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1

I'd suggest that you look up a Master-Slave mirroring between your offsite MySQL database and one that you can host locally(its not that hard to host one on your desktop). Why? Instead of asking python to ask your offsite database every now and then if there are new changes, why not have that database update itself in a local database that you own. That ...


1

I would not recommend updating the records of all active auctions every second. I think the better way would be to store an expiration time for every auction as date and time (or a timestamp) and modify it only when an event happens (eg. when someone bids the auction item, set it to current_time+2 minutes). To make everyone see the same value, you should ...


0

I would avoid any ad-hoc, on-demand, database replication. Ideally you want a single consistent, logical user database across all of your nodes, for disaster purposes. @Wardy's recommendation of a service bus is a good one. I won't discuss different cluster architectures, but will address the issue of network bandwidth and transaction volume. With high ...


1

Sounds like a typical use for a service bus based solution. I solved exactly this problem but for keeping running servers live and interconnected and in sync with each other in my MMO server framework. The simple answer is "don't try and sync the data once its in the database use an event and handle it in multiple locations". It's basically like taking ...


0

Have you considered pre-creating a number of databases prior to use and when a new client creates an account, record the mapping from the client account name to the pre-created DB? This way you can limit denial of service attacks that auto-create too many databases for the DBMS to manage (because the list of pre-created databases would run out) and you'd ...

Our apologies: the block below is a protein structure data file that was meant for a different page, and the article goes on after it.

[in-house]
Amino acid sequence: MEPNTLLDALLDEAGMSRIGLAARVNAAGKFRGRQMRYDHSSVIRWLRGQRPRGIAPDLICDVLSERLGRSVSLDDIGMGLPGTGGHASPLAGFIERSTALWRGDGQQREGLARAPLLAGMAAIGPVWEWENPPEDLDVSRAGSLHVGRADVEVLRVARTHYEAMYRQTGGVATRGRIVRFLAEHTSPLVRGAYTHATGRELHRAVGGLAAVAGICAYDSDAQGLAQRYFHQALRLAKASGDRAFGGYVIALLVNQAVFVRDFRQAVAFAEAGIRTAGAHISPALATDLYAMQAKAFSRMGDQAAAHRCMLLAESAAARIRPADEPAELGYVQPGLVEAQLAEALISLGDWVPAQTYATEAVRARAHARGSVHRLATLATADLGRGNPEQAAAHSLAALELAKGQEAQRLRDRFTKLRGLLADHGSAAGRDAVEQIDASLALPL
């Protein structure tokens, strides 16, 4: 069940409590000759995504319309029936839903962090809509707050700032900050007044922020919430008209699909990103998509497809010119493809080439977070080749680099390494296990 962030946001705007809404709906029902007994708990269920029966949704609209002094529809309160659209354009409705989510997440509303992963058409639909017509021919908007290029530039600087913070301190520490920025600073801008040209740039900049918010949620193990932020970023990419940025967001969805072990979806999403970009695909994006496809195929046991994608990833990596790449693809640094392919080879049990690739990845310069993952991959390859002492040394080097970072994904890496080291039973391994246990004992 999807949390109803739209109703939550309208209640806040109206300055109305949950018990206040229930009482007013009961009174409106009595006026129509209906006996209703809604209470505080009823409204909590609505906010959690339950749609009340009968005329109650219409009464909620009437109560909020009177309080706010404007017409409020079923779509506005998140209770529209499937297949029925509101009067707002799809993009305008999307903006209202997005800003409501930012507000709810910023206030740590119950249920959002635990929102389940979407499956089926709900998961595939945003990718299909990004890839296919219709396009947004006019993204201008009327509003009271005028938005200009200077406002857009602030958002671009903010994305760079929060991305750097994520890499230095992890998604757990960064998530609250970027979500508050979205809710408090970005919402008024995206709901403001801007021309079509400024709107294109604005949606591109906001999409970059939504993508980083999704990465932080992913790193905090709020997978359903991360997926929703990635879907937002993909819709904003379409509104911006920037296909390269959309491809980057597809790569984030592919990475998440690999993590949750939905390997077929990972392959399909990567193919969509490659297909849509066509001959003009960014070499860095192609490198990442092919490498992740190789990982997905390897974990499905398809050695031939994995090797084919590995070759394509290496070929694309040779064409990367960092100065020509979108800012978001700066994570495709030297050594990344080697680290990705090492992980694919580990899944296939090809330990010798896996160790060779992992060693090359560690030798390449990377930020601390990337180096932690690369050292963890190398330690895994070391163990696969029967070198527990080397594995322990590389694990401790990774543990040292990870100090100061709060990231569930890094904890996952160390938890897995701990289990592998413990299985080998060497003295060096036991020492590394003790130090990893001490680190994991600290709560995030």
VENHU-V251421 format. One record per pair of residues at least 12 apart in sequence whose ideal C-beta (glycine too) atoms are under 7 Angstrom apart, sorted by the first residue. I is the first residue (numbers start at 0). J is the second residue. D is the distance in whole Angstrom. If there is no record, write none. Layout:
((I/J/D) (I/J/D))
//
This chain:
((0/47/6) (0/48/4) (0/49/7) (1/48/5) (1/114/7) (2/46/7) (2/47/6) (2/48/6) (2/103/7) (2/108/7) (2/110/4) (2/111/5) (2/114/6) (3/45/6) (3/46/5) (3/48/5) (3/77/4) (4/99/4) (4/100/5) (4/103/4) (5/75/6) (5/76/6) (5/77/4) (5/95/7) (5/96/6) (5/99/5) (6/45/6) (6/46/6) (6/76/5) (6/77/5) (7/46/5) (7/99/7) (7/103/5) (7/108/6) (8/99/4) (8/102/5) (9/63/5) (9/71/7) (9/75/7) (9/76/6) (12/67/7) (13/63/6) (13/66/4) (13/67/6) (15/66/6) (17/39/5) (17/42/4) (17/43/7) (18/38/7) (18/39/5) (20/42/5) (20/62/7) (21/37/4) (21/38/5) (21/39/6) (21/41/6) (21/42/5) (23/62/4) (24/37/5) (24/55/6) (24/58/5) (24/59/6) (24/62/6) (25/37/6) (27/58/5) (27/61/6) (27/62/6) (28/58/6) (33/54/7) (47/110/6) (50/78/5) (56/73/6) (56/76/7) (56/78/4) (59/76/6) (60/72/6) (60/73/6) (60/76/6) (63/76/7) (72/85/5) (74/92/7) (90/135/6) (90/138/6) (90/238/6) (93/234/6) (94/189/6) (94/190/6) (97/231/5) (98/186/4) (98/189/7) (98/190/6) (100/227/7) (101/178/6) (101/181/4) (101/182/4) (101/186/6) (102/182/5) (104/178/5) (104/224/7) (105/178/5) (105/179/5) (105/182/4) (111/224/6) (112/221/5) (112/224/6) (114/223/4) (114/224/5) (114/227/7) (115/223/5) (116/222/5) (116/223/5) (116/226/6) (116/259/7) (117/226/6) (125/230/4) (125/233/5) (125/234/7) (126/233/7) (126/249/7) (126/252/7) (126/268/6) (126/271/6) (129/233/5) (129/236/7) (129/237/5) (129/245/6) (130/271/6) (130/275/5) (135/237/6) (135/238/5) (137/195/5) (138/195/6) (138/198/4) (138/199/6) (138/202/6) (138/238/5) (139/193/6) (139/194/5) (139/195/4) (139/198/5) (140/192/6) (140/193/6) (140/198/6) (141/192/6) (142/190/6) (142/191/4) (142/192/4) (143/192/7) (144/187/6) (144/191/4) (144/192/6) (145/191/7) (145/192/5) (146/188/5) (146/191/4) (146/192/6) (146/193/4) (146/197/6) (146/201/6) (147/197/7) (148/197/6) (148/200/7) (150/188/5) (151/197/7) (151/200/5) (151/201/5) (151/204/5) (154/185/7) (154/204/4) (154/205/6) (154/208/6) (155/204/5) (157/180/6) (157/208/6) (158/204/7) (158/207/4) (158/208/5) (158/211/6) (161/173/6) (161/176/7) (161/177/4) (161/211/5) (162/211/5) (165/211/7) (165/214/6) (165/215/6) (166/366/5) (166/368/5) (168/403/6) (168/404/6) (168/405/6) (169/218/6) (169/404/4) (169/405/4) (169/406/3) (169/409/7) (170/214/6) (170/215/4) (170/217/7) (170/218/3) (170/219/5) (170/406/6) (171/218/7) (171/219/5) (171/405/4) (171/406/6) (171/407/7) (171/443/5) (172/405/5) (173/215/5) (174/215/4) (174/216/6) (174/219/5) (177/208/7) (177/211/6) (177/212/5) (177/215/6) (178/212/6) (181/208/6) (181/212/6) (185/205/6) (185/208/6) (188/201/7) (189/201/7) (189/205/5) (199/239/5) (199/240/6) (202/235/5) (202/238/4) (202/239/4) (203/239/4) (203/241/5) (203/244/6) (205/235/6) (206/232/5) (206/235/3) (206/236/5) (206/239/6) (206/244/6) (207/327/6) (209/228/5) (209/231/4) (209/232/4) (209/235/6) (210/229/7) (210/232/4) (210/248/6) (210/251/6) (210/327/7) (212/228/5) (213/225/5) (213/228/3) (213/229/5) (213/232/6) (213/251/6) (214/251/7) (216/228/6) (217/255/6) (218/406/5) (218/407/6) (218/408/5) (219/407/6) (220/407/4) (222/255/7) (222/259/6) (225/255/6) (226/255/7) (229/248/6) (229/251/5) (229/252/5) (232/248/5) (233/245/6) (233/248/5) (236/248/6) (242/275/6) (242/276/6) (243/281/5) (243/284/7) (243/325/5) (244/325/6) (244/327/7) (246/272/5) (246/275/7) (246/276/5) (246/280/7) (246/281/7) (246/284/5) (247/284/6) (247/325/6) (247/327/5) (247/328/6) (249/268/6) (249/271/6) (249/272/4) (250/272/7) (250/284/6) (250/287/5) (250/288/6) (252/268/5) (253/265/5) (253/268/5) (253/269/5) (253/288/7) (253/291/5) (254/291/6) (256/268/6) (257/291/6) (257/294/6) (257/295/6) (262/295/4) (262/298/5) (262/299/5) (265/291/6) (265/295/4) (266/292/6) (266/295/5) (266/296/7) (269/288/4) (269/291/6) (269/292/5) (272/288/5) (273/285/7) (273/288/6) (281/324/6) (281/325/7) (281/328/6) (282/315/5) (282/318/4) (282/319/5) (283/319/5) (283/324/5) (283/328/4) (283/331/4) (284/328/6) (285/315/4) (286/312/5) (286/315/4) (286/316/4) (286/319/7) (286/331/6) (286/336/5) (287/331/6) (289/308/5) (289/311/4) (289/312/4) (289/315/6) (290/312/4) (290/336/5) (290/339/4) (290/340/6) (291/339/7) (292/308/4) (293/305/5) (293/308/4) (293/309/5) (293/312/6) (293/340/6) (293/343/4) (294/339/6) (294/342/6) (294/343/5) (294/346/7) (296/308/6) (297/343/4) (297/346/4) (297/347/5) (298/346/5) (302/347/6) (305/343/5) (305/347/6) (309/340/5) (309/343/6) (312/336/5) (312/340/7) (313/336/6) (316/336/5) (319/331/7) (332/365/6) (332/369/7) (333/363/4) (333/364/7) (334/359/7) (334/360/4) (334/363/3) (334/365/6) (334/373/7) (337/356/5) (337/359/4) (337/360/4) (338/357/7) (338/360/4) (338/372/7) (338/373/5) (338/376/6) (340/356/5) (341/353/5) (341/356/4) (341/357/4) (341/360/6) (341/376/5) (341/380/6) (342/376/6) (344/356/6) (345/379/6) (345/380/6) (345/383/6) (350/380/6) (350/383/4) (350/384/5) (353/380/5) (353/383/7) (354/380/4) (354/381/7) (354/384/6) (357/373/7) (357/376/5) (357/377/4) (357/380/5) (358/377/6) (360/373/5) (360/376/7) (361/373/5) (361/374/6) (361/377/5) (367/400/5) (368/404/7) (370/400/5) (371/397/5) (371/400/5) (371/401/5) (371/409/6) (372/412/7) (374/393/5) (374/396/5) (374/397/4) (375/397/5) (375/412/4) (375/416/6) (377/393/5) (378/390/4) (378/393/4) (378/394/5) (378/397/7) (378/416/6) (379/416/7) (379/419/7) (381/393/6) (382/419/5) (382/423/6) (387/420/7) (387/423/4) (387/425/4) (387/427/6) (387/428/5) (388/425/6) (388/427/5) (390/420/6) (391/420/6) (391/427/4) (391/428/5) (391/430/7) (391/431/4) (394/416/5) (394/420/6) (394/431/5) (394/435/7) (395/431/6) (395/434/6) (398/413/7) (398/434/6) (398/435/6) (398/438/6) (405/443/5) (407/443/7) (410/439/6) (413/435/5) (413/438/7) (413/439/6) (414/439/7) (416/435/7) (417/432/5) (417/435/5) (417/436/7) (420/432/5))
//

2

Your use case is this (please correct me if this is wrong): Users post updates. Users can have subscribers. Subscribers see the updates, and can filter based on which ones they have not seen before. Your data model then should not contain a notifications table listing the notifications per recipient. The data model would look like this: Users ...


5

Don't insert the 2000 rows when the user posts something. Instead, send a message thru a a message que saying "New post, ID is x". Then have a background process take the message off the que and process it, including generating notifications. Basically, you return a web page to the user ASAP by only doing the essentials and then do all the heavy work on ...


0

You can able to greatly increase the speed by putting your inserts inside a transaction. You can also move your prepare and bind statements outside, if you need so. The idea I generally use when working with transactions looks like this (semi-pseudo-code): try { // First of all, let's begin a transaction $db->beginTransaction(); // A set of ...


2

For a system which can handle >2000 users, adding 2000 records to a table should not be much of a problem, otherwise you have chosen the wrong hardware. If the one or two seconds block your main process for too long, add the records asynchrounously in a separate thread or process. And if you have concerns about getting too many notification records in that ...


3

Sit down and write the client/server properly yourself. If you are not willing to implement all of the protocol, just doing part of it can leave you with significant and strange breakages when some application tries to: prepare a statement iterate over a result set do a transaction (and a rollback!) do something 'at the same time' as another thing (can ...



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